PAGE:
Our planet is now more than ever fickle. Long established climatic patterns are almost completely gone, and millions of people are living on the edge.
And now in the largest global survey on climate change ever conducted, 64 percent of people believe that climate change is an emergency and must be addressed urgently.
“There is a groundswell of people that are saying even during a pandemic that climate change is an emergency and here’s how we want to solve it,” Cassie Flynn, UNDP’s strategic adviser on climate change and head of its Climate Promise initiative, said.
The survey dubbed the people’s climate vote, organized by the United Nations Development Programme (UNDP) and the University of Oxford, involved over 1.2 million people spread across fifty countries where 56% of the global population live.
Time is running out
So, what is this survey telling us?
Certainly, the overarching message is that the planet is running out of time to contain the impacts of climate change.
From the responses, it is evident that climate change is no longer some marginal variations only determinable by sophisticated science but an experience of daily living of people all over the world. They can see it and feel it.
University of Oxford’s Prof. Stephen Fisher said the survey has delivered a treasure trove of data on public opinion never seen before.
“Recognition of the climate emergency is much more widespread than previously thought and most people clearly want a strong and wide-raging policy response,” he added.
Cassie Flynn said the response is overwhelming in its signal that people are looking around them. “They are living the climate crisis and they want solutions,” she said.
Young people more concerned
The People’s Climate Vote survey questions were distributed across mobile gaming networks so as to include hard-to-reach audiences, including 550,000 people under the age of 18.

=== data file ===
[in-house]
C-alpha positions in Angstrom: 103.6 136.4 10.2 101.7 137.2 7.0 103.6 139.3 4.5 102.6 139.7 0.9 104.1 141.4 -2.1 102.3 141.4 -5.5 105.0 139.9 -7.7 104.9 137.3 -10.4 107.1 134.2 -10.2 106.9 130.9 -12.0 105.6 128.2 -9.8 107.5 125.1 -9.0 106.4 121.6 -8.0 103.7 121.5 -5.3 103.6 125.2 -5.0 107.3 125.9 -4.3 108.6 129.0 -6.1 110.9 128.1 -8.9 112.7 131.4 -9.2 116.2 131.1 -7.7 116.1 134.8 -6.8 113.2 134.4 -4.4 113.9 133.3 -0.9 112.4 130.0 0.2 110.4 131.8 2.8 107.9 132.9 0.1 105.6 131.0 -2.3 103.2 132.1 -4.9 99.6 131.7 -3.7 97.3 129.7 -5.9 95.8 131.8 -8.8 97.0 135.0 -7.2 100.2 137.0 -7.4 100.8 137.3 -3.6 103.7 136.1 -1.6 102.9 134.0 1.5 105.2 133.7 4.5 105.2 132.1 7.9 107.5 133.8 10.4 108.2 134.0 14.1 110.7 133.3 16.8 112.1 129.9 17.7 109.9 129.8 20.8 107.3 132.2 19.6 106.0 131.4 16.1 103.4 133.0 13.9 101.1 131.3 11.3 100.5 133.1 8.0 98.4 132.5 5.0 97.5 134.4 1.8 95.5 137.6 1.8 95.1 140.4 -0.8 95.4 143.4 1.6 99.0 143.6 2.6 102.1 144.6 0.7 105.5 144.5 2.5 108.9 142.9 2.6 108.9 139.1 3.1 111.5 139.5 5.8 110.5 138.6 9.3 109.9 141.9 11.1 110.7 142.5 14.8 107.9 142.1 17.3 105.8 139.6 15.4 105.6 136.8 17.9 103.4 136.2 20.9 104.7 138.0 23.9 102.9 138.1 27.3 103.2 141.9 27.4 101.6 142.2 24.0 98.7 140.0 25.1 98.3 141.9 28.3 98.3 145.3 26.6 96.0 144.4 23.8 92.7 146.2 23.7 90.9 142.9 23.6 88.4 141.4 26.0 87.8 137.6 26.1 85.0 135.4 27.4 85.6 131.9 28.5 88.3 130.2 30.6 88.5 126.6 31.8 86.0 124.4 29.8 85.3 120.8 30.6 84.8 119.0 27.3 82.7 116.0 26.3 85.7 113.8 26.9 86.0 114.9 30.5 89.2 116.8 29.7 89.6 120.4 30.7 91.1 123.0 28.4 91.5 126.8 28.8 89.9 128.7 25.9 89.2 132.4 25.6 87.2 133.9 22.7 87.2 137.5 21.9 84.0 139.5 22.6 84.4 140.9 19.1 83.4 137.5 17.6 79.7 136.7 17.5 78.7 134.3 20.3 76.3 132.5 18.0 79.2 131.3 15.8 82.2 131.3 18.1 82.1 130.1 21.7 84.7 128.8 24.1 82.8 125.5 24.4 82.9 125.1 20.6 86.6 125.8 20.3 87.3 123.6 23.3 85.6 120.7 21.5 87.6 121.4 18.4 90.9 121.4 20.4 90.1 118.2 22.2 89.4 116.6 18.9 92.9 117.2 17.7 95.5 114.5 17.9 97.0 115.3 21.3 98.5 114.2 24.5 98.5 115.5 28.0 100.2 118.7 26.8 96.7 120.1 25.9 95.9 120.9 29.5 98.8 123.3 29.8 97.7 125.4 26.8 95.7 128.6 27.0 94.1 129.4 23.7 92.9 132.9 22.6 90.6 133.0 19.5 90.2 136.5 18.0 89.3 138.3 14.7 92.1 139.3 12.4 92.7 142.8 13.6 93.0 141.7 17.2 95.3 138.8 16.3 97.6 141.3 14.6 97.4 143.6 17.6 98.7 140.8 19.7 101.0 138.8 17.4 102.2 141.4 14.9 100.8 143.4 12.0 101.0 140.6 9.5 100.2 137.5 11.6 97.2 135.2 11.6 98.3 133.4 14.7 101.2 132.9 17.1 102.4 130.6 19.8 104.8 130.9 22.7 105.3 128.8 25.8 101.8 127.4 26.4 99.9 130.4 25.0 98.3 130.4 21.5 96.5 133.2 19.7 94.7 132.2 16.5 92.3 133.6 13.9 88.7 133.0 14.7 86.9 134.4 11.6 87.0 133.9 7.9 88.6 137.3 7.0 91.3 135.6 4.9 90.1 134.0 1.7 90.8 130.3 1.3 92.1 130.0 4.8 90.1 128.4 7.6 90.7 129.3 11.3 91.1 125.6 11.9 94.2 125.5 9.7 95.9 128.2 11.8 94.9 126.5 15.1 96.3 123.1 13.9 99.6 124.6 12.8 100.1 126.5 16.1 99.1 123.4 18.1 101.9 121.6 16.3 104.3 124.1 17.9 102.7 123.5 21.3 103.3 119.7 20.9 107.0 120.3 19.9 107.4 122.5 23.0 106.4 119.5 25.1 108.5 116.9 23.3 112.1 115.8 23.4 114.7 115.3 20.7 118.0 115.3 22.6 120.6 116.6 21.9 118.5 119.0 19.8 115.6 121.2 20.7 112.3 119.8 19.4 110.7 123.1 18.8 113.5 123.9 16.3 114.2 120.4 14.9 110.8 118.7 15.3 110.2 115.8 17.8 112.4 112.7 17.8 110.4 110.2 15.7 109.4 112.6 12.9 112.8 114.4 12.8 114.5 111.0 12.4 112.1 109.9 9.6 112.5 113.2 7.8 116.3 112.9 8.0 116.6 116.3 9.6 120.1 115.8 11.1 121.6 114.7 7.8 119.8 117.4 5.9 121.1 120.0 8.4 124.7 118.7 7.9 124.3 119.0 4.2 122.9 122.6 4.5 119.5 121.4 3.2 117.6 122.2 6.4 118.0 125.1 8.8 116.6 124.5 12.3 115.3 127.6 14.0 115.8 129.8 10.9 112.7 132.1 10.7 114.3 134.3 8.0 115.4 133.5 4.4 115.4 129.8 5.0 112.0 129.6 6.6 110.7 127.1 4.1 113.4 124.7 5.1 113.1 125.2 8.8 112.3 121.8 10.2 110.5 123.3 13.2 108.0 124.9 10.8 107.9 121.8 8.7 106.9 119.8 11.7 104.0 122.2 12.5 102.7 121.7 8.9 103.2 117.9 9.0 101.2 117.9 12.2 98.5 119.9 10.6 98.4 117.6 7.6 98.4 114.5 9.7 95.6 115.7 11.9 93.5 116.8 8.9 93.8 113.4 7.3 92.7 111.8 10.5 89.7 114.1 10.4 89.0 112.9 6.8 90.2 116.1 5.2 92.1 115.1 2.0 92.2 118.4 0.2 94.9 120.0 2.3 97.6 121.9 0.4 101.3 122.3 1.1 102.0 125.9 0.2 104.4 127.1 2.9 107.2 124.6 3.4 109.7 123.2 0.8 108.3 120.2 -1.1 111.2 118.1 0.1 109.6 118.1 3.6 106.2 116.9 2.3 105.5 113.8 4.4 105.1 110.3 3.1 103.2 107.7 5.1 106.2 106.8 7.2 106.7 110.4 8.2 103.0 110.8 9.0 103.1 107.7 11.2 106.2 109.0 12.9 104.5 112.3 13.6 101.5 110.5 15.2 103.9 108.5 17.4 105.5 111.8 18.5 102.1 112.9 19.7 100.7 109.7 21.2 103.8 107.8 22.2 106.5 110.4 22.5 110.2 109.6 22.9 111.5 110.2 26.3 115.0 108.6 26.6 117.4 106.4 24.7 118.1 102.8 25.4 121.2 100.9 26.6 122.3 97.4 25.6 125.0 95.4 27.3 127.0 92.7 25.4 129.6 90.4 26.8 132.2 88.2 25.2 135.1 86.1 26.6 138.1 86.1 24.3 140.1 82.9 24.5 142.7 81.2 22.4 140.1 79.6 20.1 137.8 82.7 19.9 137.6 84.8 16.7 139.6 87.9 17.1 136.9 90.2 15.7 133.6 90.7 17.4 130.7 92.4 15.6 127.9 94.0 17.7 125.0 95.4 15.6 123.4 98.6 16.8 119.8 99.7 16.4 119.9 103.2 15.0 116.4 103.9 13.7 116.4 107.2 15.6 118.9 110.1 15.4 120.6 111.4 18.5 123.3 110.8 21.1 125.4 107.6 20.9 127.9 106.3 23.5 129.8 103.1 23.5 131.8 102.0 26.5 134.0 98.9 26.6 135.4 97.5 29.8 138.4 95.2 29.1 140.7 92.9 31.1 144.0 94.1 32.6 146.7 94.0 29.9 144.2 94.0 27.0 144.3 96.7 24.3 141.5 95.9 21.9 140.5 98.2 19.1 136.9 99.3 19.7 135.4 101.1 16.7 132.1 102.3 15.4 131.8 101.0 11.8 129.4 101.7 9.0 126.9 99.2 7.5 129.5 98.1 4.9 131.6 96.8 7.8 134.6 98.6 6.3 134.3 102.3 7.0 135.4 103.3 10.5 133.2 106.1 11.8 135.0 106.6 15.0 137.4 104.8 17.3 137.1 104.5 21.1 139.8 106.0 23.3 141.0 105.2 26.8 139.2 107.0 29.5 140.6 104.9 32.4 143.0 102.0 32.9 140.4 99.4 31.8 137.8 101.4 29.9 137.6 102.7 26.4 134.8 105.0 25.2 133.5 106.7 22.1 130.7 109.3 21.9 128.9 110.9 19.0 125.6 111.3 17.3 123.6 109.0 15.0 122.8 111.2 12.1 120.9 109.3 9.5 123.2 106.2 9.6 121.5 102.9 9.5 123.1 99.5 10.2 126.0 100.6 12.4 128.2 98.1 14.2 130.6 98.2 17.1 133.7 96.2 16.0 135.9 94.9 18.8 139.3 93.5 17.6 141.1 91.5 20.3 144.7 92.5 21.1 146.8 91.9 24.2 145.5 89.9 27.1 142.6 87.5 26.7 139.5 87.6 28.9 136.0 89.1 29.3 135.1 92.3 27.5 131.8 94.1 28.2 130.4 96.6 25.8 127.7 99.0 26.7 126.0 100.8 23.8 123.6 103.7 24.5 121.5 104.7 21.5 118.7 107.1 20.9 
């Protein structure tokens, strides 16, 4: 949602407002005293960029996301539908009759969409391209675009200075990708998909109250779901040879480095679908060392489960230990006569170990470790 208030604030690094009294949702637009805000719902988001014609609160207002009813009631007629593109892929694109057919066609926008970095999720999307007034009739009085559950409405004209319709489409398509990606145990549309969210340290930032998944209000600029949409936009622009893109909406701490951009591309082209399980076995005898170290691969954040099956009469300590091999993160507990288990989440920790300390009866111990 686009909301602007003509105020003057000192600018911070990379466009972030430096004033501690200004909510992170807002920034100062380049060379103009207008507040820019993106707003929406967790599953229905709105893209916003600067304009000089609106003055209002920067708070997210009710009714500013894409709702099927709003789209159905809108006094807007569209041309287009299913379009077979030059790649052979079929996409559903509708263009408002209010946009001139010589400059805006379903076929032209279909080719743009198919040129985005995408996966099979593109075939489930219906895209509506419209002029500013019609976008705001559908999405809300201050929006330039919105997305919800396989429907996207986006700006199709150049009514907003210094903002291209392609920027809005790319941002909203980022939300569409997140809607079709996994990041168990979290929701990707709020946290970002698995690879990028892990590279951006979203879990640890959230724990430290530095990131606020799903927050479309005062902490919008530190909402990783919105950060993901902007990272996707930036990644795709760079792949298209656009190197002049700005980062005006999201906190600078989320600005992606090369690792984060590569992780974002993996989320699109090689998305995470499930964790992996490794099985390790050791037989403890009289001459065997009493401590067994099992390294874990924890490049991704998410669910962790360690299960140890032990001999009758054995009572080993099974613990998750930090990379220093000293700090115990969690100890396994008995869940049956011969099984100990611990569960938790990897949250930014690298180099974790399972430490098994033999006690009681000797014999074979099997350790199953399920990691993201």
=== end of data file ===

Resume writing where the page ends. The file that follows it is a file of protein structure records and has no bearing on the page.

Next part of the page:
From the findings young people (under 18) are more likely to believe climate change is a global emergency than other age groups, but a substantial majority of older people still agreed with them.
“Nearly 70% of under-18s said that climate change is a global emergency, compared to 65% of those aged 18-35, 66% aged 36-59 and 58% of those aged over 60,” the report says.
Of categories of countries surveyed, the highest level of support for urgent climate action came from small island developing states at 74 percent, followed by high-income countries (72 percent), middle-income countries (62 percent), and least developed countries (58 percent).
From a list of 18 possible policies that governments can implement to address climate change, respondents were asked to rank by importance, those they thought would be effective.
Conserving forests and land came in at the top with 54 percent, followed by the need for more solar, wind and renewable power (53 percent), adopting climate-friendly farming techniques (52 percent) and investing more in green businesses and jobs (50 percent).
While these reflect the different priority issues for different people depending on their experience of climate change and the different drivers of this crisis, it also points to the absence of a single solution that can fix the problem.
“People are saying that this crisis, isn’t just going to have one silver bullet. It demands many different ways that we can solve this,” said Cassie Flynn.
The aim of the Peoples’ Climate Vote is to connect the public to policymakers – and to provide governments with reliable information on whether people considered climate change an emergency, and how they would like their countries to respond.
This comes at a time when countries are preparing their national climate pledges, also known as Nationally Determined Contributions – NDCs, a part of nations’ commitments under the 2015 Paris Agreement; in readiness for COP-26 in the UK in November.
“World leaders are really faced with some unprecedented decisions that they have to make. How they respond to the climate crisis and the COVID crisis is really going to chart an entirely new pathway,” Said Cassie Flynn.
She added that the survey will bring the people’s voices to the climate debate in Glasgow, with nationally specific ways in which the crisis can be addressed.